Value Added Tax (VAT) may soon be waived for those in the energy industry to help improve the Government’s ability to pay VAT returns to small and medium enterprises (SMEs).
Minister of Finance Colm Imbert said he is considering waiving VAT for the energy sector, along with others to deal with the issue of VAT returns for the business community.
During his keynote speech at the TT Manufacturers Association (TTMA) post-budget discussion on Tuesday, Imbert spoke of the challenge the government had in paying VAT returns.
He revealed that the the majority of returns owed were to the energy sector – which is zero-rated.
“Let’s say we have $7 billion in VAT refunds. Believe it or not, $6 billion of that is in the energy sector, (and) $1 billion is in the non-energy sector,” he said.
“I thought to myself, how did we get to this stage, where we owe the energy companies $6 million? “And you know what it is? The energy sector is zero-rated. Therefore, for every cent they pay in VAT, they automatically are entitled to a refund. And I can assure you they apply for the refunds religiously, so they pay it and then they apply for it immediately.
“So you’re going to have this problem all the time.”
VAT is charged at a rate of 12.5 per cent on all goods and items sold in TT, with the exception of zero-rated items. VAT-registered businesses collect the tax from consumers and pay any VAT earned from sales to the Board of Inland Revenue.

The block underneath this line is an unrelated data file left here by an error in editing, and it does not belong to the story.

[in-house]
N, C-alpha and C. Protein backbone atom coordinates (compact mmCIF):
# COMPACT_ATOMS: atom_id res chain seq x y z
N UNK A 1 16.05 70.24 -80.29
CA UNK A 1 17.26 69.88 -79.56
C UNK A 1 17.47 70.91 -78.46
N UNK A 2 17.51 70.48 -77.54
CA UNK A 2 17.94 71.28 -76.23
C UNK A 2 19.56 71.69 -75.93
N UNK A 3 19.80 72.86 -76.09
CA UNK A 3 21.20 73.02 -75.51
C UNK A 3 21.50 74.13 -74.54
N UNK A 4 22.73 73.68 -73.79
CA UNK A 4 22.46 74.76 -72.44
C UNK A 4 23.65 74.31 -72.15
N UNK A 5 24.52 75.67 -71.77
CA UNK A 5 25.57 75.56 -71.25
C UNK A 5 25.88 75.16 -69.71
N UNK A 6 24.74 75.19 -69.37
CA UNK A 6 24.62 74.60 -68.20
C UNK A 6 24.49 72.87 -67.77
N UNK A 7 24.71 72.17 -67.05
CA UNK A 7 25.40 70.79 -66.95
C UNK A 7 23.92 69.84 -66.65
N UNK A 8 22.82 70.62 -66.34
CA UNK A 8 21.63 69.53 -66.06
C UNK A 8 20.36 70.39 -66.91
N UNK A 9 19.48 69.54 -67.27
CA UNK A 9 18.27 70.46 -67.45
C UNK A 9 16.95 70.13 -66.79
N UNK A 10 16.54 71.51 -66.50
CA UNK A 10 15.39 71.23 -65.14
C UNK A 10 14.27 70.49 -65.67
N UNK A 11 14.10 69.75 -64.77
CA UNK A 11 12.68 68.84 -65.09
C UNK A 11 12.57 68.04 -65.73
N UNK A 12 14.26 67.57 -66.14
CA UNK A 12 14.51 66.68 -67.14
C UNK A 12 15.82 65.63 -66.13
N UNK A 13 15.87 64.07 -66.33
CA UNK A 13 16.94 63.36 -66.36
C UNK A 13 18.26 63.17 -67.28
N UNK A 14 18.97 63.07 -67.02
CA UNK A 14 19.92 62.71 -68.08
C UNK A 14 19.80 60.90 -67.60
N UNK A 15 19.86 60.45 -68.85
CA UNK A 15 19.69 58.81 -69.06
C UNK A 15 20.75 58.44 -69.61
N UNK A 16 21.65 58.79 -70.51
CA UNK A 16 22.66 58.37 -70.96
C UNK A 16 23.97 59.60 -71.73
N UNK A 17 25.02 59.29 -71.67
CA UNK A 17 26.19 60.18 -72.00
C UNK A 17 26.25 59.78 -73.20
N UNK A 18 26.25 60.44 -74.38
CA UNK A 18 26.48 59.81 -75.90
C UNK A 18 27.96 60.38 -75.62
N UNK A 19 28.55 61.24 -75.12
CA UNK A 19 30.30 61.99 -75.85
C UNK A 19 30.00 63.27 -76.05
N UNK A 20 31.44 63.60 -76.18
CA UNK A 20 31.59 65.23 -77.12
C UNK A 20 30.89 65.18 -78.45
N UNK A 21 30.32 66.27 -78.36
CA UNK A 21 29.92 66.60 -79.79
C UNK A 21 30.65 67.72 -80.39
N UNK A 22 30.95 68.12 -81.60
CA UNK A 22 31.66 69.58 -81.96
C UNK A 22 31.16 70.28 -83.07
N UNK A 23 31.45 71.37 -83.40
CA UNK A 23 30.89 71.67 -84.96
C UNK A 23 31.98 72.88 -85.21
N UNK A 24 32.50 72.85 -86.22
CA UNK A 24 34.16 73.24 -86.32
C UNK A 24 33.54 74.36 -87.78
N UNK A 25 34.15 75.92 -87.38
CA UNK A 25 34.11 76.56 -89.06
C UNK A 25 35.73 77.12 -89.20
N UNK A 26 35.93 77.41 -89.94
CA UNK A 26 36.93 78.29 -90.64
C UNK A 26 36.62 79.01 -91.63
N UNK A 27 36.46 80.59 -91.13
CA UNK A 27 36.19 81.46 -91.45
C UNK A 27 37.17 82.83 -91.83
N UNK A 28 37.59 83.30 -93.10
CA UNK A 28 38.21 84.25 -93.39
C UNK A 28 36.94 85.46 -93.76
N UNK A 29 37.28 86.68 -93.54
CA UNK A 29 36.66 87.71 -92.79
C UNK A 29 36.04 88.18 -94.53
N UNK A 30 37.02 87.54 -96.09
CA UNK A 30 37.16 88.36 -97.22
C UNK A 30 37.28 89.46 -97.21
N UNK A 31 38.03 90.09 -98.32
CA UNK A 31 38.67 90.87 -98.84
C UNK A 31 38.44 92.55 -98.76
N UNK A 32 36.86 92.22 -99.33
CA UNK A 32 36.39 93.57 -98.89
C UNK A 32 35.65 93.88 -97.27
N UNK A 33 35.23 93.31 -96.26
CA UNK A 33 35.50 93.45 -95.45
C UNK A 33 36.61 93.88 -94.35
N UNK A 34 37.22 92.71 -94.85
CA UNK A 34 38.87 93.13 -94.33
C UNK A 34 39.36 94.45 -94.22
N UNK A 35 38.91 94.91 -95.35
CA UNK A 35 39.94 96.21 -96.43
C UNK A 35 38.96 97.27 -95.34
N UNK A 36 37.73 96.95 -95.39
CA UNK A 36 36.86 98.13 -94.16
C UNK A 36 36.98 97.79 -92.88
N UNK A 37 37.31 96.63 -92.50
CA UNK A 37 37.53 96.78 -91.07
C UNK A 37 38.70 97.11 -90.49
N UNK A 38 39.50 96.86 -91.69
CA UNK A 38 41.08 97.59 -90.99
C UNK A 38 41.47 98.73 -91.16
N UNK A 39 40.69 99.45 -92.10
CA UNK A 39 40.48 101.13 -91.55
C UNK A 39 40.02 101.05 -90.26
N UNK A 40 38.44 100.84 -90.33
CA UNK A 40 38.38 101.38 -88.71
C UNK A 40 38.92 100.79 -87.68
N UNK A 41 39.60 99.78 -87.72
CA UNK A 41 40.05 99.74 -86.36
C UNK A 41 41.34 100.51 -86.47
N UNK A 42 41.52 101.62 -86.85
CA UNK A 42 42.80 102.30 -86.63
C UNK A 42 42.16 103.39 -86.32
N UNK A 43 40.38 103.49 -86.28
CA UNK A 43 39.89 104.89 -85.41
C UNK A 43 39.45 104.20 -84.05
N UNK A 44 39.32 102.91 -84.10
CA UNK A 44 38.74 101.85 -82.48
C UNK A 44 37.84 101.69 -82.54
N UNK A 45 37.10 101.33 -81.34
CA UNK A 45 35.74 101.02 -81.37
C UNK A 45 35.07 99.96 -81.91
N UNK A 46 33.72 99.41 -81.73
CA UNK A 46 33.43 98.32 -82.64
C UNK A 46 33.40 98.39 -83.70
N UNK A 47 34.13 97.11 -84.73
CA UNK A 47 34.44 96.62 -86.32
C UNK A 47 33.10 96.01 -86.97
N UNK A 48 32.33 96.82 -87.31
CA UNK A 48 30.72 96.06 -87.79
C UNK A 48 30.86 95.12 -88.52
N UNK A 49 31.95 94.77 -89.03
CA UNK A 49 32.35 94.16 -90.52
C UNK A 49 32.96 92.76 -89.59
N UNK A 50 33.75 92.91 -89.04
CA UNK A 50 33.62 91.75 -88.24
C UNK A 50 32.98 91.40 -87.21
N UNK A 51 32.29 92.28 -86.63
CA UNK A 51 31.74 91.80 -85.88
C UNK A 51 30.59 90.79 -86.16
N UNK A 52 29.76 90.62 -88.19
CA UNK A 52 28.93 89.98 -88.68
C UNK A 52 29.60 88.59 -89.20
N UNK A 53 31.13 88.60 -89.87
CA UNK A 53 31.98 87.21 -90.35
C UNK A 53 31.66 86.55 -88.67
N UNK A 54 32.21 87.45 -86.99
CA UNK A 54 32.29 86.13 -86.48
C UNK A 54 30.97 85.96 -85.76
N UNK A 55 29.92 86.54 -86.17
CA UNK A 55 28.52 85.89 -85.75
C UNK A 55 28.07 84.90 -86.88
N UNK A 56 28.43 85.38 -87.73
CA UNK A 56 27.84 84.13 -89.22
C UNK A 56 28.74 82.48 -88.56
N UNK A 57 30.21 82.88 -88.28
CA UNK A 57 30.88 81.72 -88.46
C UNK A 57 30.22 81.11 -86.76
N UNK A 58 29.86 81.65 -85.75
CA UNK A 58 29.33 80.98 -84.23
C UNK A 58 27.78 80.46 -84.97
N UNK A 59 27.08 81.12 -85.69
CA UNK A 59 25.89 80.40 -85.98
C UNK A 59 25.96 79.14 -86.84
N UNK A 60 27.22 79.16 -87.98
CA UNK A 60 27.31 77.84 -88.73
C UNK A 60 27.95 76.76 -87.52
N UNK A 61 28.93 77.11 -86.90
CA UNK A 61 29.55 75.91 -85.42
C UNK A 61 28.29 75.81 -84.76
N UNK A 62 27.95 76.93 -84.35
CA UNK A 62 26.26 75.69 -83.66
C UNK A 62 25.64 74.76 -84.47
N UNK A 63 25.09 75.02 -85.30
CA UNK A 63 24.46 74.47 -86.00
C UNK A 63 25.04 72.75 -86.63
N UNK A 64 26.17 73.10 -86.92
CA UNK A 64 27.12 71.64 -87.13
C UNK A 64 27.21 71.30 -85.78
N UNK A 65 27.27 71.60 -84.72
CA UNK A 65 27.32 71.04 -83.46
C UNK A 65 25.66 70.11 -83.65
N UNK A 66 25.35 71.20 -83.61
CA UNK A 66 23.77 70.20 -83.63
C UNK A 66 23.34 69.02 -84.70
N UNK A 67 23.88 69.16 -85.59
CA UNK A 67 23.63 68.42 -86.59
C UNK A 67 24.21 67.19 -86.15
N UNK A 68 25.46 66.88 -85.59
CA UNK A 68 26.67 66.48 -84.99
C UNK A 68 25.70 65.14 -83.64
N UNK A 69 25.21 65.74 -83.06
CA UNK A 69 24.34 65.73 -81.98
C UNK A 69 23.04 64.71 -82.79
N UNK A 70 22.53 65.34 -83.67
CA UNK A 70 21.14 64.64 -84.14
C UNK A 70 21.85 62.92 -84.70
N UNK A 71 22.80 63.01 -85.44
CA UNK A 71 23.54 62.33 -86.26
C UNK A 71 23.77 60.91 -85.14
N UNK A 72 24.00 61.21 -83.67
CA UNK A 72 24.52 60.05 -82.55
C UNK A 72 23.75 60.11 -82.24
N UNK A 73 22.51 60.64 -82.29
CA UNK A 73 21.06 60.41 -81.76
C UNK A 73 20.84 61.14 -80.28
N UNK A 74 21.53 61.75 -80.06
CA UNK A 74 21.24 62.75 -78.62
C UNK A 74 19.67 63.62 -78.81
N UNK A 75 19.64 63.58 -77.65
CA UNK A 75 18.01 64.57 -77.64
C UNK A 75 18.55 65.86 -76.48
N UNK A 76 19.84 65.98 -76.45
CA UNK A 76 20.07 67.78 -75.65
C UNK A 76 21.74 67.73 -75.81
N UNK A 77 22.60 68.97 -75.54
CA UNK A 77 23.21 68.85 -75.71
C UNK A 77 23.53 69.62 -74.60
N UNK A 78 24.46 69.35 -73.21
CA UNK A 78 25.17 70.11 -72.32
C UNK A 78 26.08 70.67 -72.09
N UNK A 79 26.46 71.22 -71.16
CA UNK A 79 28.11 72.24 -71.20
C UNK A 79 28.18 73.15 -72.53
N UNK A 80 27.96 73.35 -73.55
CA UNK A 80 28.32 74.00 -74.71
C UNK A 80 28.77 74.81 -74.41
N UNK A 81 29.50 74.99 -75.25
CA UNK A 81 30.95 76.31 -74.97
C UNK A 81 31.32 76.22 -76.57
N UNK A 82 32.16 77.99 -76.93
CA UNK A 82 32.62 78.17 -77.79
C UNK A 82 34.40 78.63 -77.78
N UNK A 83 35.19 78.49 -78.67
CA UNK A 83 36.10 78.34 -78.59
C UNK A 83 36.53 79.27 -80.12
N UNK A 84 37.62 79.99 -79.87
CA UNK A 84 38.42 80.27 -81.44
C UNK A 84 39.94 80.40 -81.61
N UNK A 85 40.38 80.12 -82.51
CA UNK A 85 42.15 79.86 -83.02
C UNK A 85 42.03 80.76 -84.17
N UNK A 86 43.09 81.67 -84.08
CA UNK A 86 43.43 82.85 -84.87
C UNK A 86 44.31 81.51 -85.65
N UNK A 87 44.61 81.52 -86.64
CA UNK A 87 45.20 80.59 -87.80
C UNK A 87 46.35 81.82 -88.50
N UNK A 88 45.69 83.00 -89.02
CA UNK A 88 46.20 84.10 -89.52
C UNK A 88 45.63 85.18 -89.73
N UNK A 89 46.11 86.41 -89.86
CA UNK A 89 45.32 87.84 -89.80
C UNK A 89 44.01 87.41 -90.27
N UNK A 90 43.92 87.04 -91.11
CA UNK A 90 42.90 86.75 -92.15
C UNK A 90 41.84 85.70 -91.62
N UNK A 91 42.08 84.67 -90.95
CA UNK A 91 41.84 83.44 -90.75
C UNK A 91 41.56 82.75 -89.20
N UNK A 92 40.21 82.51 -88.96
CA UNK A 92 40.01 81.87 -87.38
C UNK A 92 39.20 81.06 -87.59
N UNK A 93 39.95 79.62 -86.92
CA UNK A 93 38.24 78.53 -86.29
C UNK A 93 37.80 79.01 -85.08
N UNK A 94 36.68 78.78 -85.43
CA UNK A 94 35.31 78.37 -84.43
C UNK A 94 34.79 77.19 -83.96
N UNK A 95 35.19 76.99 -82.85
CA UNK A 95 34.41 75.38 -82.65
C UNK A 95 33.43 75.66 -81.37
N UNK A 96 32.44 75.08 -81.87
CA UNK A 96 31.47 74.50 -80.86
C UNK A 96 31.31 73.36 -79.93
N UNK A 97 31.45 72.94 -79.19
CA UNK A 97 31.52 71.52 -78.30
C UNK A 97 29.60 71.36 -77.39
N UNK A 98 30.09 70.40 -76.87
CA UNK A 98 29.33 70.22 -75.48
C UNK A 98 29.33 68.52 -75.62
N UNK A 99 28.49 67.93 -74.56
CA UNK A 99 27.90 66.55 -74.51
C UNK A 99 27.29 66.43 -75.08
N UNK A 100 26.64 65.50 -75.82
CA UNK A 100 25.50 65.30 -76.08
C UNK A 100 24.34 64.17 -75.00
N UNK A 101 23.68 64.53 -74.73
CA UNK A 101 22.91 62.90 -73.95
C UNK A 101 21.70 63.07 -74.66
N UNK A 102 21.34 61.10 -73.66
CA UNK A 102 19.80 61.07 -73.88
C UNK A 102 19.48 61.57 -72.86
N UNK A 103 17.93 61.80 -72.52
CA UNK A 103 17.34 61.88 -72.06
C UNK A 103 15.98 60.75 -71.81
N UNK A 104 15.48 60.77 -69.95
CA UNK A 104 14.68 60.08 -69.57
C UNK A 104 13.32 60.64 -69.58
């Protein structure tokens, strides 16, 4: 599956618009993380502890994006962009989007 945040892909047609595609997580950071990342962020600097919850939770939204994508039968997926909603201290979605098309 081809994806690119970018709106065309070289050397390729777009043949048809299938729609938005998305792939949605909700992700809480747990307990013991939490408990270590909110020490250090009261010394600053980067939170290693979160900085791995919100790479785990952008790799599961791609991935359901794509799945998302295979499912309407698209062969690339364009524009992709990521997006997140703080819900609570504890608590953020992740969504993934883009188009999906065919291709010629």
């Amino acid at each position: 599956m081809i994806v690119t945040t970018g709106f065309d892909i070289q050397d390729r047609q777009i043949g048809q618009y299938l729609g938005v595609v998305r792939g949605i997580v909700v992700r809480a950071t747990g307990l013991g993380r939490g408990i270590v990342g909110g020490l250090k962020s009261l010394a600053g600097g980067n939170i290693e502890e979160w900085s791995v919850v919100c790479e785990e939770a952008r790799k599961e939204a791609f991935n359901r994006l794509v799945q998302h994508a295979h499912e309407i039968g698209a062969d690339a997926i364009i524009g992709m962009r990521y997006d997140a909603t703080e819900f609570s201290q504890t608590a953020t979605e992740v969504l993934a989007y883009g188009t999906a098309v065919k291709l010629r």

VAT-registered businesses can deduct any VAT that they pay when buying goods and services for businesses from the VAT they collect from customers.
But, since items such as crude oil (as defined in section 2 of the Petroleum Taxes Act), natural gas and iron ore are listed as zero-rated items, VAT isn’t collected on the sale of these items. So the energy industry, when paying VAT for other services and goods, can claim for VAT returns on everything it buys.
Imbert said exempting the sector from paying VAT could eliminate the problem: “They pay no VAT, and we don’t have to refund them.”
He is also considering moving away from VAT altogether and implementing a sales tax instead. But he noted that the transition was easier said than done.
“What you have to do is look at what is the revenue that you would get from a sales tax, as compared to a value-added tax – what would the size of the sales tax be to give you the same quantum of revenue that you get from a value-added tax.”
He added that compliance with a sales tax would present the same problems and maybe more than the VAT regime. He also noted that the collection method for VAT is different from a sales tax.
“The thing about VAT, it’s added on to all the stages of the process. So you pay VAT as the goods come in, then as you add value and you sell it to somebody else, there’s a VAT element there. Then they may sell it to somebody else (and there) is another VAT element.
“So there are many ways of checking whether that is properly being assessed or not along the way. But a sales tax comes at the end,” he said. “If you have avoidance and evasion in sales tax…you may find yourself, as a government, losing a lot of revenue.
“So we’re looking at it very carefully.”